There’s not a week that goes by that we’re not reminded of the impact and consequences of climate change. However, as we’re dealing with day-to-day critical tasks like major component failure and other items impacting turbine availability, climate change is often viewed as something for another day whose impacts are hypothetical and to be discussed in high-level strategy sessions. But what if climate change is already affecting your production?
Energy Production Impacts of Climate Change
WindESCo has partnered with Deloitte, Spain to help IPPs understand how climate change is impacting their energy production. We've included a presentation prepared by Deloitte that makes a strong case for understanding how changes in climate (e.g., wind, temperature, humidity, rainfall, etc.) and an increase in extremes events (e.g., electrical storms, flooding, icing, wind ramps, etc.) impact both current and future production.
While you don’t need more to worry about, what happened in the Texas freeze and projected changes in the wind resource should be taken seriously as to their impacts both economically and operationally.
It’s now a reporting requirement at the board level to disclose any climate risks to the wind portfolio, define mitigation strategies against those risks, and to quantify their impacts on strategic decisions, business targets, and operative guidelines. Many IPPs are looking to the Task Force in Climate-related Financial Disclosures (TCDF) guidelines to support their reporting. This methodology was recently covered by Pattern Energy at the recent CLEANPOWER Conference in New Orleans and both Engie and DNV at the June 2023 WindEurope Technology Workshop in Lyon.
How can WindESCo Support Climate Change Strategy?
We created Swarm to improve production, increase lifetime, and build resilience into our Customer’s wind farms. Swarm is an a IIoT platform enabling collective control at scale through applications such as wake steering and predictive yaw to build resilience against changes in the wind resource and atmospheric conditions consistent with climate change.
As the frequency of extreme weather events increases, predictive yaw allows downstream turbines to learn, react, and take proactive measures against variabilities in the upstream turbine rows for either protection and/or production optimization.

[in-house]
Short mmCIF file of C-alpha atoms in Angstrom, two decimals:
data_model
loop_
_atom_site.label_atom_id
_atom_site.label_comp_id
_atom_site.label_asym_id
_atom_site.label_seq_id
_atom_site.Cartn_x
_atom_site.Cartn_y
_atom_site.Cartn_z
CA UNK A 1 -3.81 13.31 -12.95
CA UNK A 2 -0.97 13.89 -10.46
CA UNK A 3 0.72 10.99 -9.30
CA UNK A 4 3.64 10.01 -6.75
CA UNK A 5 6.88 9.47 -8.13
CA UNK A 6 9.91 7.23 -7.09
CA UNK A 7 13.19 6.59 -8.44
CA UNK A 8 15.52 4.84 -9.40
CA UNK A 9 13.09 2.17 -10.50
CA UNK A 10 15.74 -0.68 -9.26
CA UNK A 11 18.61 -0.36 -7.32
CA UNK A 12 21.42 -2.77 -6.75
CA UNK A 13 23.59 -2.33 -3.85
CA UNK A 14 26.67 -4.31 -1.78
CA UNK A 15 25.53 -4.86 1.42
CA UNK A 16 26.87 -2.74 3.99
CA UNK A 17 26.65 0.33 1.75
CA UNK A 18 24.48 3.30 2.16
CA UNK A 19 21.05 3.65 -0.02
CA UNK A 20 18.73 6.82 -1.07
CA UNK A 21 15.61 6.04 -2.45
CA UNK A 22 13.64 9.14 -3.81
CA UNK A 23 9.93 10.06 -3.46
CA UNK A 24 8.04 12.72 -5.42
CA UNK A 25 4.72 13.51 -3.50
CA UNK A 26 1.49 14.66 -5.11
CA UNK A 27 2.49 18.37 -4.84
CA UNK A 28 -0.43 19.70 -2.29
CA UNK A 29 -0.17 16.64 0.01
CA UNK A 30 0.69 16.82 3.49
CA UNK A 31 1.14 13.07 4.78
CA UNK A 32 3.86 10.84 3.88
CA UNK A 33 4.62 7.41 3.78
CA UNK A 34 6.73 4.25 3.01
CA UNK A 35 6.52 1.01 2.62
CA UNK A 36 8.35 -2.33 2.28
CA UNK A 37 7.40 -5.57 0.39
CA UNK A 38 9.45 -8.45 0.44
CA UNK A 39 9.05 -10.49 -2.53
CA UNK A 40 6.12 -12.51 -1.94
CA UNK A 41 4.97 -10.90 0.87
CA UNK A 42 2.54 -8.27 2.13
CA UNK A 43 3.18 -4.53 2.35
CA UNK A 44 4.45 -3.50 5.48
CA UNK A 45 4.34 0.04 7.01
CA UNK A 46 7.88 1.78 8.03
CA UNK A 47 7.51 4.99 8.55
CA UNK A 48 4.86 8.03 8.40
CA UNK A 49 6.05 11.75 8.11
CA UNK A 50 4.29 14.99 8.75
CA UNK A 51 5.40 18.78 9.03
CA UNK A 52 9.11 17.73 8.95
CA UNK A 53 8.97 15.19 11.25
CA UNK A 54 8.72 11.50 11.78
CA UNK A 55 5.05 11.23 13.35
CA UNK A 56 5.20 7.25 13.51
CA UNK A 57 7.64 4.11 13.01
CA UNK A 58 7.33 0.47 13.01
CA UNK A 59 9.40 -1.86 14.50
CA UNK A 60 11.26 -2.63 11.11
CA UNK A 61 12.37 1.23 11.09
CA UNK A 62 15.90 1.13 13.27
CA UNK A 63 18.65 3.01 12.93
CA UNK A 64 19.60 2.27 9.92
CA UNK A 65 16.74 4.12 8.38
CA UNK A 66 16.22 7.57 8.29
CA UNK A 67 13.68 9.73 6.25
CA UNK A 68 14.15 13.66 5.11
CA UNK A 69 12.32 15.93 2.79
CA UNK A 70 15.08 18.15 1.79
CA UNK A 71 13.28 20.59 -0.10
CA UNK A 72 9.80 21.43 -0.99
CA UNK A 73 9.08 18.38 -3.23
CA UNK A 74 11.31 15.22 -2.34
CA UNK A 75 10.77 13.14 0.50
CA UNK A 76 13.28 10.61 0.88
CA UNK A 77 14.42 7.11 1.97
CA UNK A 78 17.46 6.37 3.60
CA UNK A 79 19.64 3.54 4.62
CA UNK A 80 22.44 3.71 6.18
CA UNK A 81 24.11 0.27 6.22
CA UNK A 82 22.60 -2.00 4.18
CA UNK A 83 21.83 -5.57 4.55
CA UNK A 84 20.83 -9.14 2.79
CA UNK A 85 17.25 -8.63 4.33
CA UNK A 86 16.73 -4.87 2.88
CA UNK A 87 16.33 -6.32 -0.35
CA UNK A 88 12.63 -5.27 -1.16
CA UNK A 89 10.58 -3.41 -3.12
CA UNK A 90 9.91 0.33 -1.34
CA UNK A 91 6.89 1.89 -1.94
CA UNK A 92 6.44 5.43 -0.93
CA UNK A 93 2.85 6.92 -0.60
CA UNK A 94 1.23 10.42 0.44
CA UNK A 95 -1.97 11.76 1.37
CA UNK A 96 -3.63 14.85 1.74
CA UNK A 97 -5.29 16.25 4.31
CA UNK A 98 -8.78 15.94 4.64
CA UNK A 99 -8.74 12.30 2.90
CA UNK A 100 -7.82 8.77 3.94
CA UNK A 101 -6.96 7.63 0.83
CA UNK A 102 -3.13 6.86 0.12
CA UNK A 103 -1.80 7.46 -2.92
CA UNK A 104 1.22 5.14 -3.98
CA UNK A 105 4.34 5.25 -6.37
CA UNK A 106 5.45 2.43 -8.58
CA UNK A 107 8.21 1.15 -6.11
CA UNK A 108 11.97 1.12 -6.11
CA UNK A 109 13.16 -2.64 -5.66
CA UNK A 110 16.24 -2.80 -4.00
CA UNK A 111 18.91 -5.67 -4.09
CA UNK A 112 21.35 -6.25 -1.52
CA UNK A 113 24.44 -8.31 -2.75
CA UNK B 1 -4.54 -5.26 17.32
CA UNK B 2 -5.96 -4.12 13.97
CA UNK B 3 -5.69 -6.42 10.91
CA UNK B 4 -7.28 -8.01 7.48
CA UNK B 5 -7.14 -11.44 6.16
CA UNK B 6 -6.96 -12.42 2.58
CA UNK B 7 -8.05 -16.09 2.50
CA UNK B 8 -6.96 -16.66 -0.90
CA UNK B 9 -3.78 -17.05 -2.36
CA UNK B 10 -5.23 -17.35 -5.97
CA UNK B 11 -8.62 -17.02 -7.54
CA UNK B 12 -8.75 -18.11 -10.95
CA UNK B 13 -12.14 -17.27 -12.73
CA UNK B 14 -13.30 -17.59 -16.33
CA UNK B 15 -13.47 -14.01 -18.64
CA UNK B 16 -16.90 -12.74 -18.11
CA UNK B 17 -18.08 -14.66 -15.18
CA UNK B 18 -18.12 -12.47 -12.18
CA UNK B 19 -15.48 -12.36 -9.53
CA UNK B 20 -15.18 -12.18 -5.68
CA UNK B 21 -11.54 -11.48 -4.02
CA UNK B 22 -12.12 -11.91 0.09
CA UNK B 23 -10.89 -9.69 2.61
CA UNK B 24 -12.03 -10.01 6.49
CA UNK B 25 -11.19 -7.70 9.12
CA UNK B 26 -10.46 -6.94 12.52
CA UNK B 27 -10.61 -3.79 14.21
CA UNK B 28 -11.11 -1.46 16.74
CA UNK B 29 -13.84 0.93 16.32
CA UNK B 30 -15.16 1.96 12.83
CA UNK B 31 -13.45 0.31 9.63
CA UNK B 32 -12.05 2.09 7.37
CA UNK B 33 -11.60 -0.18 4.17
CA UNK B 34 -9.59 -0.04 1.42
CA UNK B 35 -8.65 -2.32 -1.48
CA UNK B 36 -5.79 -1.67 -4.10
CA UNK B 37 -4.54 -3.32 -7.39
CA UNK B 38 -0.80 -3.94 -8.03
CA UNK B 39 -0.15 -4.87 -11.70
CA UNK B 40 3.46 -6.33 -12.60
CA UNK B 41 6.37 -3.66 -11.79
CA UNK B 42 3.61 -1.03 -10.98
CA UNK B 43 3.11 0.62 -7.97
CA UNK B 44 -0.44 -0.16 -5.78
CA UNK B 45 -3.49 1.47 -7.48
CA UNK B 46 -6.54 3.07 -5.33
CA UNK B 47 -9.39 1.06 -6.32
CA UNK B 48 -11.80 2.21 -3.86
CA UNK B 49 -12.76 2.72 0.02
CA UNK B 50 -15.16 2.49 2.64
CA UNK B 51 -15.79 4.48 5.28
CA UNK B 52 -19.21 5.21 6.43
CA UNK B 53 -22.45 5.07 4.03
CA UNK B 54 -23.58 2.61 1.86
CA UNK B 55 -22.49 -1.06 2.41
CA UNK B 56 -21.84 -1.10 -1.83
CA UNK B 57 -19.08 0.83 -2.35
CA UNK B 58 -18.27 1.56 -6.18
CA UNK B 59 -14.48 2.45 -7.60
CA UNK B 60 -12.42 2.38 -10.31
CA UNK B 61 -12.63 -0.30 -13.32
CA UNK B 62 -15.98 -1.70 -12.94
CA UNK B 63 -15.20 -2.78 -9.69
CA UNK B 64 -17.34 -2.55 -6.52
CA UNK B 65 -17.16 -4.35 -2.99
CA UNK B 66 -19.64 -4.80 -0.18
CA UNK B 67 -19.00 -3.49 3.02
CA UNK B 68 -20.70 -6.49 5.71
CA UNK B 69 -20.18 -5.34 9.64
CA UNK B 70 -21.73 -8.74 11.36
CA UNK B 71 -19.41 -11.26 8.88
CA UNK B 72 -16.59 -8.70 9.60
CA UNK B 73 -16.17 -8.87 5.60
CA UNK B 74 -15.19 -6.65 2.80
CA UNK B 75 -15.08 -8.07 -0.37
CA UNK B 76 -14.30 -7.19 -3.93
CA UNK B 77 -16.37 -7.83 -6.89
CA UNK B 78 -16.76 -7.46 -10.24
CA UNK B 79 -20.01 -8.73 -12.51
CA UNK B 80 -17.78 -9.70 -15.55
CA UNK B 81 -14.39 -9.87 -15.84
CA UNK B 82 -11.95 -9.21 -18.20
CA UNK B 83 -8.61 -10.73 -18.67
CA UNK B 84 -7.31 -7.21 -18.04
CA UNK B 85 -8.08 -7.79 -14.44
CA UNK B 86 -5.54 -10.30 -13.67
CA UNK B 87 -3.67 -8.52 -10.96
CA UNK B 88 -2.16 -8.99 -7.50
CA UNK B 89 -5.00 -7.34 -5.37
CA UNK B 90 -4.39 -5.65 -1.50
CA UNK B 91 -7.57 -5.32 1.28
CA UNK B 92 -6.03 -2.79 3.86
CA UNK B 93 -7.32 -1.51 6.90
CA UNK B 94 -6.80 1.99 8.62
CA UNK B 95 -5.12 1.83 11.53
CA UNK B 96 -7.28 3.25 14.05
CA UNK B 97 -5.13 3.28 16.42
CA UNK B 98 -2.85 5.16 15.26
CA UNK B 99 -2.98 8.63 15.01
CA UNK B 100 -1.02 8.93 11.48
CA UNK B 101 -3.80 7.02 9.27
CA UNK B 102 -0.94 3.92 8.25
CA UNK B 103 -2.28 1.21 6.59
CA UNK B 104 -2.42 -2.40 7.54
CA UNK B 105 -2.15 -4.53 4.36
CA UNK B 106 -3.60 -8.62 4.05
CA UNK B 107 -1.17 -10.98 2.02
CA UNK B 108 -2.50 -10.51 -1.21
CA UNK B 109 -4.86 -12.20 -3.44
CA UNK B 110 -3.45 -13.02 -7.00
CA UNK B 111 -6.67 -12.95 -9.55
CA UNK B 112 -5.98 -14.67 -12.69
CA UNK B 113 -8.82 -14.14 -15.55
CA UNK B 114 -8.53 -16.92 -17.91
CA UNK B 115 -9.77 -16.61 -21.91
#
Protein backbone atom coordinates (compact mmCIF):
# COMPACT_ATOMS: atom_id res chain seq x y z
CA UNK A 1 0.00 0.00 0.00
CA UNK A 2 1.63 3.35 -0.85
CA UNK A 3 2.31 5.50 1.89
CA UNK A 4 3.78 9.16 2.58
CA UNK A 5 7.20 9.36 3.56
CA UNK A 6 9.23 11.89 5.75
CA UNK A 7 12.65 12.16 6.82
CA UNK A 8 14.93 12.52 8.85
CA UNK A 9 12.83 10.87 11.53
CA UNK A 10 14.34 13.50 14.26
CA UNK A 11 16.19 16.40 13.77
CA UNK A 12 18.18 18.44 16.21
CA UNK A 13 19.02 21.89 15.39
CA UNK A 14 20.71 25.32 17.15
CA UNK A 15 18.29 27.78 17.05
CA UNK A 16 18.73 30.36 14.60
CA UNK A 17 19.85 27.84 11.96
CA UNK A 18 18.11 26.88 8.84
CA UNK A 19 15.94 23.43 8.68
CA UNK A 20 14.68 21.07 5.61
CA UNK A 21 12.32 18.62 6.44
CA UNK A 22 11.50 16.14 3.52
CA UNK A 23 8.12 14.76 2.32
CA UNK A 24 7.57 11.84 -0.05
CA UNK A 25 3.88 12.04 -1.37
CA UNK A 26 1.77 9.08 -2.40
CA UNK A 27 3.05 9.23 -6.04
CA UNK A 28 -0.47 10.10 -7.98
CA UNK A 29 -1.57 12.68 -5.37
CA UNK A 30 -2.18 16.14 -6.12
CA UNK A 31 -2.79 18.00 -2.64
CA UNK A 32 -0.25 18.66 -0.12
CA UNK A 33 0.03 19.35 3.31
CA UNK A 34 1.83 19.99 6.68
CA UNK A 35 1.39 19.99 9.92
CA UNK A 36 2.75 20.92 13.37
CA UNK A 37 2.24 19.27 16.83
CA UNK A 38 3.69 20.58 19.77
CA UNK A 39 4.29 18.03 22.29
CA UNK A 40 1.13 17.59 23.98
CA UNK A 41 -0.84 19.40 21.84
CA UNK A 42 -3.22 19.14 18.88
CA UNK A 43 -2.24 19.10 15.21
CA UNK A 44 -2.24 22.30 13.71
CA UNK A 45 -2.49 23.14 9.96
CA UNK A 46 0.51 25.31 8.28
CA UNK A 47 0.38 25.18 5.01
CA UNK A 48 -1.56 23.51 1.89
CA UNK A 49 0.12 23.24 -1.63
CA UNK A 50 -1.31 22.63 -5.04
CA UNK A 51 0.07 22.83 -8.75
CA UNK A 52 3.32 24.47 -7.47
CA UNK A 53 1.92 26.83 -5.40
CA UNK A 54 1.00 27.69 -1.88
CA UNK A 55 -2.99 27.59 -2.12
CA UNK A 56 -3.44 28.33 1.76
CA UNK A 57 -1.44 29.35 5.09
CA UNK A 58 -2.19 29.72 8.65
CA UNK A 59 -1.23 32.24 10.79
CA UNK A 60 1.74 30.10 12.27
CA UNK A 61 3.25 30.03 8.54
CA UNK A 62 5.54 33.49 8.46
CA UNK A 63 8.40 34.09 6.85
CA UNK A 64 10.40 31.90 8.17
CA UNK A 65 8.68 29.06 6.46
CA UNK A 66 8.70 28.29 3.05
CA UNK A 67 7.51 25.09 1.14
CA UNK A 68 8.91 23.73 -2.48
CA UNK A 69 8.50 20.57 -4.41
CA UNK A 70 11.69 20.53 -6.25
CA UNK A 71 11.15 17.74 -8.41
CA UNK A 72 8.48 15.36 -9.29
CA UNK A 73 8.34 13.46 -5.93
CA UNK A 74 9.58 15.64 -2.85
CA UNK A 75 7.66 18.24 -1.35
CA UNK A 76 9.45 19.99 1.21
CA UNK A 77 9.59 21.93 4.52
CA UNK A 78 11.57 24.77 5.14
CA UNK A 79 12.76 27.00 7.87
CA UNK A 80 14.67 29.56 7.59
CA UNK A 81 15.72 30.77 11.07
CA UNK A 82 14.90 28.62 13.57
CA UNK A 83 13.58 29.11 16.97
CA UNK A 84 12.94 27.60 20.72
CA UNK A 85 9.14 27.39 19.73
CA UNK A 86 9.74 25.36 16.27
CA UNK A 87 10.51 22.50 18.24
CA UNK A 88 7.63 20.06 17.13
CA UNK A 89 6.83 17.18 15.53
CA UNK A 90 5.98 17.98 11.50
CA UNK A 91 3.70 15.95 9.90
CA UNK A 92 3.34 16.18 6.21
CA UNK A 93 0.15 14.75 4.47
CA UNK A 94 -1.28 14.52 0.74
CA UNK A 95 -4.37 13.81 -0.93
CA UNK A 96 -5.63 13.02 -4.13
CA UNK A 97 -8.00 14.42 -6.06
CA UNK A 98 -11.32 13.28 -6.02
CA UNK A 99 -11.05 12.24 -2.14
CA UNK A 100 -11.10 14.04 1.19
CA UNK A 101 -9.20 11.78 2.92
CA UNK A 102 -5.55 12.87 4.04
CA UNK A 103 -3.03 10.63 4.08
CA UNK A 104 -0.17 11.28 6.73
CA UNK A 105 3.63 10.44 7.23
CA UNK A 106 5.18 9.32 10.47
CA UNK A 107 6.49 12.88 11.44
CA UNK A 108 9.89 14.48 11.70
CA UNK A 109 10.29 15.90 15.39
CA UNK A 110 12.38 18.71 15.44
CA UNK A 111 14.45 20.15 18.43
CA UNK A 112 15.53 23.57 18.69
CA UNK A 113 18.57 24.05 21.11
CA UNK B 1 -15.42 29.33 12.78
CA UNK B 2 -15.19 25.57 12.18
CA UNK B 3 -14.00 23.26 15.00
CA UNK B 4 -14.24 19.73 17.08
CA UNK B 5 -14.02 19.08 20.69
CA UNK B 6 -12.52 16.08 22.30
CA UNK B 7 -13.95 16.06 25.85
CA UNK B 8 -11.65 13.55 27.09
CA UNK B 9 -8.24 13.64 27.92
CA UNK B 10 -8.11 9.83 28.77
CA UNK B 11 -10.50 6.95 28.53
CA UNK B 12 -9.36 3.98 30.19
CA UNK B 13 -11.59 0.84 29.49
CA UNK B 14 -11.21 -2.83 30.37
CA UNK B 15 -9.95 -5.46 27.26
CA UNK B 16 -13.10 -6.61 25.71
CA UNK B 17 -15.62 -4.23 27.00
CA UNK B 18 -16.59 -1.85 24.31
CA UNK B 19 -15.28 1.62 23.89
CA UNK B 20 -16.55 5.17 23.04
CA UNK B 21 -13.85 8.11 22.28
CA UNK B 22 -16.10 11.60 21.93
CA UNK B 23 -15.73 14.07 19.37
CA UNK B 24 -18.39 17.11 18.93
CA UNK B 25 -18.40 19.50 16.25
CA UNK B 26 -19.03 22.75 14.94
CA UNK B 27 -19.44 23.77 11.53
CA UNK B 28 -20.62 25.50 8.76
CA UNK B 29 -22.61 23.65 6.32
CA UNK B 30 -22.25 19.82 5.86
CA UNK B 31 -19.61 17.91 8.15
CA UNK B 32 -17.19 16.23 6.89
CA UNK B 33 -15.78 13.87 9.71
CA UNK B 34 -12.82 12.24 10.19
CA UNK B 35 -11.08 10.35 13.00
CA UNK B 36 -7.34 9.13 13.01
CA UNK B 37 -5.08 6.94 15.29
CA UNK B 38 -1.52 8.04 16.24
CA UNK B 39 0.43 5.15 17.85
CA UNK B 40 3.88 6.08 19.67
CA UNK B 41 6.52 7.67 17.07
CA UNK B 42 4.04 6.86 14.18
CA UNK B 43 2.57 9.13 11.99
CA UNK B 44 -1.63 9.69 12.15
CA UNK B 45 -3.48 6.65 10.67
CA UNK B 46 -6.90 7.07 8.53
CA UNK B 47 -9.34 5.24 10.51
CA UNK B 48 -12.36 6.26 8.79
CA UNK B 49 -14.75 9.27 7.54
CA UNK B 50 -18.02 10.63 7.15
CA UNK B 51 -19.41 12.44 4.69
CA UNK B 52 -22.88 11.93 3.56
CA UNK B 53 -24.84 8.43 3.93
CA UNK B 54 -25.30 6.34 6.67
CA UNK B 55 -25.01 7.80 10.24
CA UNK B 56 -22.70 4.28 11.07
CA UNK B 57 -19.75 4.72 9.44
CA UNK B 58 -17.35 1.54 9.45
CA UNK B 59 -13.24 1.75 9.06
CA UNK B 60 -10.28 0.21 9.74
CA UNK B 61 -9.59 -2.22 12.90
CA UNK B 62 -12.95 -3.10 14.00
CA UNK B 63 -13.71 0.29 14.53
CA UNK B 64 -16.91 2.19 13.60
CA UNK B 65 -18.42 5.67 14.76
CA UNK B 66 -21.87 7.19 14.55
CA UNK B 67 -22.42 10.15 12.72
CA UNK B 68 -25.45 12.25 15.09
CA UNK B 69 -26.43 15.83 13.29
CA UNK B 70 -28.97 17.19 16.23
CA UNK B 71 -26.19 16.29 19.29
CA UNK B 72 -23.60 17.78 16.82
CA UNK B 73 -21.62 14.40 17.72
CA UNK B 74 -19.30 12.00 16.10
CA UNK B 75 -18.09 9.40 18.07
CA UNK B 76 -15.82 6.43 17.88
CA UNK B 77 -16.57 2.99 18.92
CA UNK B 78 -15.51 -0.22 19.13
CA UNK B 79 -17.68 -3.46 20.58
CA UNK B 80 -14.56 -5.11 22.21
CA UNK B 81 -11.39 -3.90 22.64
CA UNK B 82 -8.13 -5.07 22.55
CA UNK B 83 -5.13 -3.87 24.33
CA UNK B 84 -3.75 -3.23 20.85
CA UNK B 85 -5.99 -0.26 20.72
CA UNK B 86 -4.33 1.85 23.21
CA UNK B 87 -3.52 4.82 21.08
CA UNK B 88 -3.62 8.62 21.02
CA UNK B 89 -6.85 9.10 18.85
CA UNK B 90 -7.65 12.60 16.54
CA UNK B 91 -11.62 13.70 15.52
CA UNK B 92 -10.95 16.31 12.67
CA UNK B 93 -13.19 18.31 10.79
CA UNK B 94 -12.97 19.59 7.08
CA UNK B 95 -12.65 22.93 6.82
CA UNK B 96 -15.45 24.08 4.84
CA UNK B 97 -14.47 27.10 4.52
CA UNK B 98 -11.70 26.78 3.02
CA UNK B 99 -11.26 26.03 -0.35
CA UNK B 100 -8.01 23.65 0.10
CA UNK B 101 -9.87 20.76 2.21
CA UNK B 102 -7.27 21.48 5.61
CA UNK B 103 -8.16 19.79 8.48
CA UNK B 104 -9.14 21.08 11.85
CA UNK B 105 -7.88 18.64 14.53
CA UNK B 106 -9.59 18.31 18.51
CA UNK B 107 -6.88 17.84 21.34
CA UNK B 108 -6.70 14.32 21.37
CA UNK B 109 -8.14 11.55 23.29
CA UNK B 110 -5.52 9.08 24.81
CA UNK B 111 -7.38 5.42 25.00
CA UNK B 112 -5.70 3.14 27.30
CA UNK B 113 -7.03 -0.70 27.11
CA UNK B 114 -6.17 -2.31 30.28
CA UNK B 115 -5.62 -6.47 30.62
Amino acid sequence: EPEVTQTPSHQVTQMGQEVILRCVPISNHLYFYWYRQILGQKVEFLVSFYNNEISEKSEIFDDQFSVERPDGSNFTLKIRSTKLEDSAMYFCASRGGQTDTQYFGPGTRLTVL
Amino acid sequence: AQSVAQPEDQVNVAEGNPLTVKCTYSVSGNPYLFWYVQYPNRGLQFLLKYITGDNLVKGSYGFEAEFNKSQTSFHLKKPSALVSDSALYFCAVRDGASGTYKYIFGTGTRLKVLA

On a separate note, wind turbine wakes currently reduce plant power output anywhere between 5% and 15% onshore and significantly higher offshore. Wake steering is the only mitigation strategy available to recover lost energy production due to existing wakes, which are likely to increase in severity as site conditions evolve with climate change.
Finally, continuous monitoring and optimization are required to properly build resilience into a wind plant, which is why Swarm uses a model-in-the-loop controller as opposed to a static look-up table approach. Swarm leverages real-time wind, atmospheric, and operational turbine data for its model-in-the-loop controller to determine how turbine yaw control needs to be adapted to ensure wind plant optimization at all times. As a result, Swarm has become a major mitigation strategy against various climate change risks.
If you’re interested in discussing climate change modeling with our consulting partners, or would like to learn more about using Swarm to protect your wind assets, contact us.
WindESCo's partner Deloitte Spain is working with IPPs to help them manage the risk climate change poses to their wind assets. Read their report.
The TCFD guidelines provide a framework for companies to assess and disclose the potential risks and opportunities associated with climate change on their business operations, strategies, and financial performance. The guidelines aim to enhance transparency and help investors, lenders, insurers, and other stakeholders make informed decisions by understanding the climate-related risks and opportunities faced by companies.